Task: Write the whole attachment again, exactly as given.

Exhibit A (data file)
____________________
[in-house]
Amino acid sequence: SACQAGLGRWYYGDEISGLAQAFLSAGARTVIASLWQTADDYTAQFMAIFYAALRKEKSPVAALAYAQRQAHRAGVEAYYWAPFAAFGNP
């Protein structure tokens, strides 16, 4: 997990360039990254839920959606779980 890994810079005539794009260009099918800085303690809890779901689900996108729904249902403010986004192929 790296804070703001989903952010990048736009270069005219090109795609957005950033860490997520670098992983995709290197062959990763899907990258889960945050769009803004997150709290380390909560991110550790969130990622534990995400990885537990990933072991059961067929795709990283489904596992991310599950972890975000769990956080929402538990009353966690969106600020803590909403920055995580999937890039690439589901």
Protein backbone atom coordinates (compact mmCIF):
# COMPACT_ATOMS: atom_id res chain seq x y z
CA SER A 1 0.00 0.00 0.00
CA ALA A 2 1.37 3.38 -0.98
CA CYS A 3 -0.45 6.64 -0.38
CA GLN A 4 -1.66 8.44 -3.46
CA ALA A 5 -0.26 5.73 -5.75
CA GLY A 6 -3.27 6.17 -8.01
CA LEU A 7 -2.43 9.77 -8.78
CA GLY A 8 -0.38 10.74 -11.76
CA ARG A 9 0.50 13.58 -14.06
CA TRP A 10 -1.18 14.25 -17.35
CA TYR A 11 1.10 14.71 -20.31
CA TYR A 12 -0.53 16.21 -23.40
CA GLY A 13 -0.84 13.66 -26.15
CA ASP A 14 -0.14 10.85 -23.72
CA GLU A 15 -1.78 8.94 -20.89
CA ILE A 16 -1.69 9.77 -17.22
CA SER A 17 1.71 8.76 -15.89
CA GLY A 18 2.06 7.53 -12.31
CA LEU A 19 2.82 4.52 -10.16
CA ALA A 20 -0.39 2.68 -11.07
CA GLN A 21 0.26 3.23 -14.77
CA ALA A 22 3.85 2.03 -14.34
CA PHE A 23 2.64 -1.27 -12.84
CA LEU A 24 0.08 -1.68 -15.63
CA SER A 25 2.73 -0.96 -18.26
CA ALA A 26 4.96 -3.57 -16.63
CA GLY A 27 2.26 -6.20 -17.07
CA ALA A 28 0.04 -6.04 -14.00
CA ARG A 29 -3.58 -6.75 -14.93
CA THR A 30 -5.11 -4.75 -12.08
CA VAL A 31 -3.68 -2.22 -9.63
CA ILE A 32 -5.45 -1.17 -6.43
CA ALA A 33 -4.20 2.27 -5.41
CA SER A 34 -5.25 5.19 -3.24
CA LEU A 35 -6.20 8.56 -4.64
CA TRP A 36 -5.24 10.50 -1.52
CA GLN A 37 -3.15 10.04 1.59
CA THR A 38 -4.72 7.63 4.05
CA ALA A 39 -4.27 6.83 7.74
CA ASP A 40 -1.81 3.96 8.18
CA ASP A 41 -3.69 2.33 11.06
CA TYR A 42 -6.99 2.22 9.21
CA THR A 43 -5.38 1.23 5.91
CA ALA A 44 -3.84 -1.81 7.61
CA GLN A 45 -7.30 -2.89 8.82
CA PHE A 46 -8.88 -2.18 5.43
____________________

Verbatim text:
[in-house]
Amino acid sequence: SACQAGLGRWYYGDEISGLAQAFLSAGARTVIASLWQTADDYTAQFMAIFYAALRKEKSPVAALAYAQRQAHRAGVEAYYWAPFAAFGNP
């Protein structure tokens, strides 16, 4: 997990360039990254839920959606779980 890994810079005539794009260009099918800085303690809890779901689900996108729904249902403010986004192929 790296804070703001989903952010990048736009270069005219090109795609957005950033860490997520670098992983995709290197062959990763899907990258889960945050769009803004997150709290380390909560991110550790969130990622534990995400990885537990990933072991059961067929795709990283489904596992991310599950972890975000769990956080929402538990009353966690969106600020803590909403920055995580999937890039690439589901």
Protein backbone atom coordinates (compact mmCIF):
# COMPACT_ATOMS: atom_id res chain seq x y z
CA SER A 1 0.00 0.00 0.00
CA ALA A 2 1.37 3.38 -0.98
CA CYS A 3 -0.45 6.64 -0.38
CA GLN A 4 -1.66 8.44 -3.46
CA ALA A 5 -0.26 5.73 -5.75
CA GLY A 6 -3.27 6.17 -8.01
CA LEU A 7 -2.43 9.77 -8.78
CA GLY A 8 -0.38 10.74 -11.76
CA ARG A 9 0.50 13.58 -14.06
CA TRP A 10 -1.18 14.25 -17.35
CA TYR A 11 1.10 14.71 -20.31
CA TYR A 12 -0.53 16.21 -23.40
CA GLY A 13 -0.84 13.66 -26.15
CA ASP A 14 -0.14 10.85 -23.72
CA GLU A 15 -1.78 8.94 -20.89
CA ILE A 16 -1.69 9.77 -17.22
CA SER A 17 1.71 8.76 -15.89
CA GLY A 18 2.06 7.53 -12.31
CA LEU A 19 2.82 4.52 -10.16
CA ALA A 20 -0.39 2.68 -11.07
CA GLN A 21 0.26 3.23 -14.77
CA ALA A 22 3.85 2.03 -14.34
CA PHE A 23 2.64 -1.27 -12.84
CA LEU A 24 0.08 -1.68 -15.63
CA SER A 25 2.73 -0.96 -18.26
CA ALA A 26 4.96 -3.57 -16.63
CA GLY A 27 2.26 -6.20 -17.07
CA ALA A 28 0.04 -6.04 -14.00
CA ARG A 29 -3.58 -6.75 -14.93
CA THR A 30 -5.11 -4.75 -12.08
CA VAL A 31 -3.68 -2.22 -9.63
CA ILE A 32 -5.45 -1.17 -6.43
CA ALA A 33 -4.20 2.27 -5.41
CA SER A 34 -5.25 5.19 -3.24
CA LEU A 35 -6.20 8.56 -4.64
CA TRP A 36 -5.24 10.50 -1.52
CA GLN A 37 -3.15 10.04 1.59
CA THR A 38 -4.72 7.63 4.05
CA ALA A 39 -4.27 6.83 7.74
CA ASP A 40 -1.81 3.96 8.18
CA ASP A 41 -3.69 2.33 11.06
CA TYR A 42 -6.99 2.22 9.21
CA THR A 43 -5.38 1.23 5.91
CA ALA A 44 -3.84 -1.81 7.61
CA GLN A 45 -7.30 -2.89 8.82
CA PHE A 46 -8.88 -2.18 5.43